Zanzibar, also known as “the spice islands,” has long conjured up a romantic image for travelers. Located along the Indian Ocean off the coast of mainland Tanzania, Zanzibar was named one of “41 Places to Go in 2011” by the New York Times in its Sunday Travel Section, January 9, 2011, with a circulation of more than one million.
An autonomous state within The United Republic of Tanzania, Zanzibar consists of Unguja (also known as Zanzibar Island), Pemba and some 50 smaller surrounding islands and islets. Stone Town, the historic port city of Zanzibar Island, is a World Heritage Site and a major cultural attraction. Already popular for its beaches, water sports, scuba diving (using environmentally-friendly equipment), underwater photography, reef watching, dolphin watching and snorkeling, Zanzibar is now focusing on promoting its many year-round festivals showcasing the diverse cultures and history of Tanzania’s Kiswahili coastal islands.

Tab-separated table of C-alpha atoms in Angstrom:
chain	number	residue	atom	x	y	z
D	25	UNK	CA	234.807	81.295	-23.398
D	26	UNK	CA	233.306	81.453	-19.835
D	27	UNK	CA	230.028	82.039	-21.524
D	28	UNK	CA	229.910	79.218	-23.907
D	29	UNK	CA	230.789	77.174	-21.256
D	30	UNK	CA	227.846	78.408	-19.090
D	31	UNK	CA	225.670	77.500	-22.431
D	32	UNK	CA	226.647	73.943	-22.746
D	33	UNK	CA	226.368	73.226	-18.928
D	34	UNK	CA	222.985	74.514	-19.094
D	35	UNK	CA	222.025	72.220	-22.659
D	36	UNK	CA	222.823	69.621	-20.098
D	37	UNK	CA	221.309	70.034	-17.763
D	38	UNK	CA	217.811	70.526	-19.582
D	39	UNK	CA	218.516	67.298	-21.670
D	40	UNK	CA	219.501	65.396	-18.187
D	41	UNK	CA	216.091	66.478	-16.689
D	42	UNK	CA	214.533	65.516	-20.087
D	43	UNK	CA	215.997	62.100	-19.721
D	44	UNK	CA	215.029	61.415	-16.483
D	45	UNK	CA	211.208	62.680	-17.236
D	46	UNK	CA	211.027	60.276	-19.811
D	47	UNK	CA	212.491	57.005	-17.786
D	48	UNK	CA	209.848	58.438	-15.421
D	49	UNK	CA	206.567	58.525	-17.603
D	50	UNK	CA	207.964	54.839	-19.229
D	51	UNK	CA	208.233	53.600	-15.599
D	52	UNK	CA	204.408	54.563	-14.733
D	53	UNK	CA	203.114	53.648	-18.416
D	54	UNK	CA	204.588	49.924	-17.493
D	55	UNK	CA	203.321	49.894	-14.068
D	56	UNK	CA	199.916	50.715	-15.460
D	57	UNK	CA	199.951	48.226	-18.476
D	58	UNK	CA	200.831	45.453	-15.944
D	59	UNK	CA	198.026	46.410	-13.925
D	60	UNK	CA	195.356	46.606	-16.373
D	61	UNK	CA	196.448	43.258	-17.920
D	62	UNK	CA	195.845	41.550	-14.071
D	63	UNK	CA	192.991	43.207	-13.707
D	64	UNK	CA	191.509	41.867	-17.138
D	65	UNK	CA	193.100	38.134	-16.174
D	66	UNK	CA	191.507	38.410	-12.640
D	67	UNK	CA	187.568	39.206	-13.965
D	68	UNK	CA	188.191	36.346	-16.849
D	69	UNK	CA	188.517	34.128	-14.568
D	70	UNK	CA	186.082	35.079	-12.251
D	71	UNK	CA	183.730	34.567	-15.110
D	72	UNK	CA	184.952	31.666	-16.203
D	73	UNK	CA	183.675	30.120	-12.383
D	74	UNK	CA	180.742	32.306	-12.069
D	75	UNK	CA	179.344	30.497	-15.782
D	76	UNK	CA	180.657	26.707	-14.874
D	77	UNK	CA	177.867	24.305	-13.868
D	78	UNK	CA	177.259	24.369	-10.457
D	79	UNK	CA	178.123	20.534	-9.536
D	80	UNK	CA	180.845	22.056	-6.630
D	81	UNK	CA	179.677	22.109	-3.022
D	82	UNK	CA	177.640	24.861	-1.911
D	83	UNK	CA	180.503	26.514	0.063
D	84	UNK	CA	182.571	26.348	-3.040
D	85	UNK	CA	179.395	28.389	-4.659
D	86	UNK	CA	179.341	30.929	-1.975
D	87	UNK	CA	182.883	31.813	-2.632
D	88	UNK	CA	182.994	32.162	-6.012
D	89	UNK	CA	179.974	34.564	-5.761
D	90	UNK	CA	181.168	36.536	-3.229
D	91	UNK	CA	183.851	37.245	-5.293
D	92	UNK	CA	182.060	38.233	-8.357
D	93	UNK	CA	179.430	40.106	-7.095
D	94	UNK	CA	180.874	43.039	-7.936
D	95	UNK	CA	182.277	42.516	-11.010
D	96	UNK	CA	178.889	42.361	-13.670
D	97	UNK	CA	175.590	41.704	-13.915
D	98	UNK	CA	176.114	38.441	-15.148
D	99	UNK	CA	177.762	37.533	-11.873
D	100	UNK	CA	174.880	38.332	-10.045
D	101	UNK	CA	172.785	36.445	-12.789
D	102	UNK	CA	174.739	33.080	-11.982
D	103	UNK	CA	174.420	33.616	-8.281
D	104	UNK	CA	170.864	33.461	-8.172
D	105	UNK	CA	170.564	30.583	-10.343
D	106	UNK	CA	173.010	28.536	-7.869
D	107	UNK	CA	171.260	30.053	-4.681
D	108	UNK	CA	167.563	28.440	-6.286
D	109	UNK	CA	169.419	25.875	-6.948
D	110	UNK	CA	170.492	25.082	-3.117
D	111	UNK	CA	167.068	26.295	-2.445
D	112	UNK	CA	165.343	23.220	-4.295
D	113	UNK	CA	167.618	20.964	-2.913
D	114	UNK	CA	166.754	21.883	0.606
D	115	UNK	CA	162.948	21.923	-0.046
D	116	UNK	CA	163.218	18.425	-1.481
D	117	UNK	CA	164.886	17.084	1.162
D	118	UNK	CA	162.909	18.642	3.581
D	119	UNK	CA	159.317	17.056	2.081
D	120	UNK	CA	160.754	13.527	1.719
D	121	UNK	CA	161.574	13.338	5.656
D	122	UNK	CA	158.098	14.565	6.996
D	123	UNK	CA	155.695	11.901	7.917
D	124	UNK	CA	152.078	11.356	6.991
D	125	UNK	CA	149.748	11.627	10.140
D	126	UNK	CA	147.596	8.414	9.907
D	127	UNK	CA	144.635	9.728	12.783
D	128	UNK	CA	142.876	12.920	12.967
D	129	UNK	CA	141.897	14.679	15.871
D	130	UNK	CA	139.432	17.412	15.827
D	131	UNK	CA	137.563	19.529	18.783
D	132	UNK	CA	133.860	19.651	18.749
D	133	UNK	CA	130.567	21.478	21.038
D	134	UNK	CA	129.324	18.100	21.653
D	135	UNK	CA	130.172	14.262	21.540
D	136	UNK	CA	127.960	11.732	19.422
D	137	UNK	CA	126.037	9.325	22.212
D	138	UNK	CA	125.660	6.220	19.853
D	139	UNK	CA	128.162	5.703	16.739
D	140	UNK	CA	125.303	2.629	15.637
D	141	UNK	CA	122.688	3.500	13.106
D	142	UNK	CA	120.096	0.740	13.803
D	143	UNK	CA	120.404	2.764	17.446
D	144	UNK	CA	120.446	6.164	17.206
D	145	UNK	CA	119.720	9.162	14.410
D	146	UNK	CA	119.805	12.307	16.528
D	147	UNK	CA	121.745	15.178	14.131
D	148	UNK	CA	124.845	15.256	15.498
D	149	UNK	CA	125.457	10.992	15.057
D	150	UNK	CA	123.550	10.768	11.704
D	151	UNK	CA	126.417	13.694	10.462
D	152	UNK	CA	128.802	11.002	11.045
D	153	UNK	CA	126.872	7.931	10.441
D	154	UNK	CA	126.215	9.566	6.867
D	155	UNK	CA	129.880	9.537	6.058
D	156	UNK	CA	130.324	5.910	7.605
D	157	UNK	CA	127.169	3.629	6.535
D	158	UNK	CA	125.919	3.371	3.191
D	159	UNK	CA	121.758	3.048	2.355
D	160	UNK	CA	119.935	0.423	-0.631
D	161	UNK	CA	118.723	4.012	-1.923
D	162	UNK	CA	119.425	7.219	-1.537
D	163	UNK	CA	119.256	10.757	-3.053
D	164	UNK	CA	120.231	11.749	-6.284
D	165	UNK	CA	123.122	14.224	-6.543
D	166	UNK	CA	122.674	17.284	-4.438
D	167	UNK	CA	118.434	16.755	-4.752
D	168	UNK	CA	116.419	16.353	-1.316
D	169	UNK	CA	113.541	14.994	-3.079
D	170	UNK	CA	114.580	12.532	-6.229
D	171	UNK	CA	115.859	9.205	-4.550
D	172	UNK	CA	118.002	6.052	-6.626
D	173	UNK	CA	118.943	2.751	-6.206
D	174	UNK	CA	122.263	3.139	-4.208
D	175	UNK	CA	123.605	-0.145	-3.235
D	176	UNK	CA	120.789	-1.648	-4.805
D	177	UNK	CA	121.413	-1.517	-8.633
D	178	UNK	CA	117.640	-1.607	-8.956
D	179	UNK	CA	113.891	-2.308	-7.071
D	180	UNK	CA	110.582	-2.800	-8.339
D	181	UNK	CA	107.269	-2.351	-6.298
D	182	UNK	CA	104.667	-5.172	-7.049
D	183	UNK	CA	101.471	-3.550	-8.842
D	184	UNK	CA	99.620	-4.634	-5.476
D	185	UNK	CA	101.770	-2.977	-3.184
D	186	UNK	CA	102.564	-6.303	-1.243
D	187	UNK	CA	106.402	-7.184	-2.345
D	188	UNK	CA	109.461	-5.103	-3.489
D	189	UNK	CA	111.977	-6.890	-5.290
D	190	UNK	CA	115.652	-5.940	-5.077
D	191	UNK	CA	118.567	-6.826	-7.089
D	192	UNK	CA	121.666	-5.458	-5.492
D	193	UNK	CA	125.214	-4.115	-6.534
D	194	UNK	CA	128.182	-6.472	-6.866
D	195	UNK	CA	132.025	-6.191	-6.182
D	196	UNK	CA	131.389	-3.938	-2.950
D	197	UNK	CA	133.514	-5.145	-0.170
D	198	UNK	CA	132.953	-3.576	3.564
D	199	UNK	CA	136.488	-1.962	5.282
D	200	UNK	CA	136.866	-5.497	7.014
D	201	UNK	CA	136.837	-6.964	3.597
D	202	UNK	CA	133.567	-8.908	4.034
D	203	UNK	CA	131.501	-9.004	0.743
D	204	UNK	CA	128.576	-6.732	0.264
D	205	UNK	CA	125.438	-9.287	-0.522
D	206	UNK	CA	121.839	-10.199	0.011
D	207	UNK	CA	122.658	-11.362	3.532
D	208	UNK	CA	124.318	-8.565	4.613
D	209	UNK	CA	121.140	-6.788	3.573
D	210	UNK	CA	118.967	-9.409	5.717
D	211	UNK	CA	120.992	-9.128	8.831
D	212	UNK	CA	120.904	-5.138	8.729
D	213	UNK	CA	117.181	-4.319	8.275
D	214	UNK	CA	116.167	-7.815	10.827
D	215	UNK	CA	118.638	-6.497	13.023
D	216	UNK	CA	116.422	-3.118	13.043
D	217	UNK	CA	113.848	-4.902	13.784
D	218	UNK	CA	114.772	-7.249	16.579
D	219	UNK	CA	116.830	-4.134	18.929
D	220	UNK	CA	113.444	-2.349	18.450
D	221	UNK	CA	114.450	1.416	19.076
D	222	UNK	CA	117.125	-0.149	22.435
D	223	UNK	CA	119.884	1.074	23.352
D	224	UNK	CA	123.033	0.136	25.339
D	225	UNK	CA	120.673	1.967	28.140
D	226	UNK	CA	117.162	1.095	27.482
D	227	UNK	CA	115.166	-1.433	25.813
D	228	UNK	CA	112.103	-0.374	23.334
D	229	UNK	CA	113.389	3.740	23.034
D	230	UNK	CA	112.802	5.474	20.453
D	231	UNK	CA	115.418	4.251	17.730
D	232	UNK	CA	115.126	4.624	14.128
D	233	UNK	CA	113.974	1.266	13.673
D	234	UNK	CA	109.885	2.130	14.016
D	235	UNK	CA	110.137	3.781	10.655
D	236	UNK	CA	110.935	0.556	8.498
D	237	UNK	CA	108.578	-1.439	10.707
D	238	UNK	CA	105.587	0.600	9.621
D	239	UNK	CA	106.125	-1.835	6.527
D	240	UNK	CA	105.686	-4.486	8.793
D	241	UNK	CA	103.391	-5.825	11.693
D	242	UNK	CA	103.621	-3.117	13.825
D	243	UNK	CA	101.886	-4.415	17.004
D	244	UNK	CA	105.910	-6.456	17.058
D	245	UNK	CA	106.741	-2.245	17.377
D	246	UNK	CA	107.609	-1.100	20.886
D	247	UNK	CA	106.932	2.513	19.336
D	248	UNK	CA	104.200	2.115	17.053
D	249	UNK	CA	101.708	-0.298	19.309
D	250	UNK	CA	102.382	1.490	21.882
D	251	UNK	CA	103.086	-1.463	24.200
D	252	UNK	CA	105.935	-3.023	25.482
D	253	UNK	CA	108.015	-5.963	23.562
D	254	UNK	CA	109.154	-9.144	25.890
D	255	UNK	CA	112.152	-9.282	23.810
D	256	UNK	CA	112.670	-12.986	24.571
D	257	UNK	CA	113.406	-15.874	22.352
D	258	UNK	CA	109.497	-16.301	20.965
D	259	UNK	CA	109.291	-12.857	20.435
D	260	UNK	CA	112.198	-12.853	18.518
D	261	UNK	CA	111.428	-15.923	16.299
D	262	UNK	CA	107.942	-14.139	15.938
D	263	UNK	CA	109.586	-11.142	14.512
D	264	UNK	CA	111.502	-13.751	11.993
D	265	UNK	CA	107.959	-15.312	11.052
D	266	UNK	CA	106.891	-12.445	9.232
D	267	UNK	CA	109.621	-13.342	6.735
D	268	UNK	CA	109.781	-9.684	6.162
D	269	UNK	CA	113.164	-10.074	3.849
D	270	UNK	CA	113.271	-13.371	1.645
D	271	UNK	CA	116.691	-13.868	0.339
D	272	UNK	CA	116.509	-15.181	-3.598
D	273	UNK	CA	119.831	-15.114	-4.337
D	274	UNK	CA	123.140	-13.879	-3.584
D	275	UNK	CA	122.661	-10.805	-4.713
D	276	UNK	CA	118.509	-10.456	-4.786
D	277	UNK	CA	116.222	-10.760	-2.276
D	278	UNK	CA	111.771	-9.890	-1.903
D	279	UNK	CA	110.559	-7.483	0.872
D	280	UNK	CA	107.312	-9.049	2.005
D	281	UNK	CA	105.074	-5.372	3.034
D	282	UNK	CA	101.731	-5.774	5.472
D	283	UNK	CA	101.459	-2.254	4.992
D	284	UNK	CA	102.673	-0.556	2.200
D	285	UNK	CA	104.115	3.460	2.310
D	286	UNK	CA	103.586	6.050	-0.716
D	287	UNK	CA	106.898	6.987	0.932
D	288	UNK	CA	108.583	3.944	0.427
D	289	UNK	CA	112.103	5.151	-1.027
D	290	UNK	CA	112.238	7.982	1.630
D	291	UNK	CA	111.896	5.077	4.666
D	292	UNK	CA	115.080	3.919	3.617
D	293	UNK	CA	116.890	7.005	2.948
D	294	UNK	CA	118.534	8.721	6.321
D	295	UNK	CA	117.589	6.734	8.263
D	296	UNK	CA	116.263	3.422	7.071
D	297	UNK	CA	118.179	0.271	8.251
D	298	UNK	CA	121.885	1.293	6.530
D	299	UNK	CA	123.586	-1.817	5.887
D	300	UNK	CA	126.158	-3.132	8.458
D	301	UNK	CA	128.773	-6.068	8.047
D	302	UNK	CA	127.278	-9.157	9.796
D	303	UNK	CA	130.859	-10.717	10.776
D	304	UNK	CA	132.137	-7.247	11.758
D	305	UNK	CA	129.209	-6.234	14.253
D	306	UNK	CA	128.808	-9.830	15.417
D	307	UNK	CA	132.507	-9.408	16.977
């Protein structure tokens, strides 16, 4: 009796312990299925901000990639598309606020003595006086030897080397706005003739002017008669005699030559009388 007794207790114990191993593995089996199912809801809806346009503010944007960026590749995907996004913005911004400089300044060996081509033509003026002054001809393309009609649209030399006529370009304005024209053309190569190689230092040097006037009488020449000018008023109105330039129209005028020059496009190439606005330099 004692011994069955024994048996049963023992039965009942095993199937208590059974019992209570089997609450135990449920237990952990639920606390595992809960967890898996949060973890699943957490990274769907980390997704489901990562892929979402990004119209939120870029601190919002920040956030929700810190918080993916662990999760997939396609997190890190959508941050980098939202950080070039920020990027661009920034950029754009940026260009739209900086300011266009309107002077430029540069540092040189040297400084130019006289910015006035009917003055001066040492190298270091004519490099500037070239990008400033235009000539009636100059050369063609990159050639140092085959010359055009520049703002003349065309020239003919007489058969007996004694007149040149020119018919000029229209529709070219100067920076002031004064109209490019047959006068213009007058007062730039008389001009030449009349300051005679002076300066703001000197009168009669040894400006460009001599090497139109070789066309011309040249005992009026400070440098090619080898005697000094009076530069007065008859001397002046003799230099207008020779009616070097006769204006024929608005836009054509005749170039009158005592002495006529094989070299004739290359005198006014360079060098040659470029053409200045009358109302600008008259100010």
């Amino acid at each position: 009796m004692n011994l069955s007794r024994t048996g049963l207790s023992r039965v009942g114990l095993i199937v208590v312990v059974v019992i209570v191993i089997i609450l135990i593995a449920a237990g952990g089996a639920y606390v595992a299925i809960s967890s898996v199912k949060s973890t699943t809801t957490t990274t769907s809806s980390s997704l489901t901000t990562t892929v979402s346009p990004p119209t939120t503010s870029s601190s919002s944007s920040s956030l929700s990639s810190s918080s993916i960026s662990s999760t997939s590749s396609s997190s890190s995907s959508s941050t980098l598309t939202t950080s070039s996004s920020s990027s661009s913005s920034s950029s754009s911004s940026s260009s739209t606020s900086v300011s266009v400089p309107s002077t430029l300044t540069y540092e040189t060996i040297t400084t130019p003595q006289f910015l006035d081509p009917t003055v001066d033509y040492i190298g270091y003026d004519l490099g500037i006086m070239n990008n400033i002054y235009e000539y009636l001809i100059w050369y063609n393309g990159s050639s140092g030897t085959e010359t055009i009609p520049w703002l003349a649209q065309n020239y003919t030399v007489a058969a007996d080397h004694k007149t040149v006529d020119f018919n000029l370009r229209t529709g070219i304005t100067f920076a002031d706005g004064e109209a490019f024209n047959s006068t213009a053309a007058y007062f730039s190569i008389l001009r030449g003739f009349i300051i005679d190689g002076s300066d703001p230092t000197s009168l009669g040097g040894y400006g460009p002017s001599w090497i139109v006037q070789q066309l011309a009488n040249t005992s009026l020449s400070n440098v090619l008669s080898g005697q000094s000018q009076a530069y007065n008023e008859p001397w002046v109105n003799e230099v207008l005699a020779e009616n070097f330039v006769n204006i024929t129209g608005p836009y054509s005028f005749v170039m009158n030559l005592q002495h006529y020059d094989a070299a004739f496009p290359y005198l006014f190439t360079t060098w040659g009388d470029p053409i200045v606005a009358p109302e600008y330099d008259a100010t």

The most well known festival is the Zanzibar International Film Festival, also known as The ZIFF Festival of the Dhow Countries. East Africa’s largest cultural event, the film festival takes place in Zanzibar around the magnificent, historical venues along the waterfront of Stone Town. Many screenings take place outdoors in an historic amphitheater. The festival celebrates the unique cultural heritage of Africa and the Dhow countries of the Indian Ocean region and their global Diaspora. The 2011 Zanzibar International Festival will take place July 2–10. The Sauti za Busara music festival, now in its eighth year, will take place in Zanzibar February 9–13 this month. Sauti za Busara is Swahili for “Sounds of Wisdom.” The festival includes 40 musical groups, hailing from Zanzibar, Tanzania, Kenya, Uganda, Rwanda, Burundi, Mozambique, Mauritius, Zimbabwe, West Africa and Europe.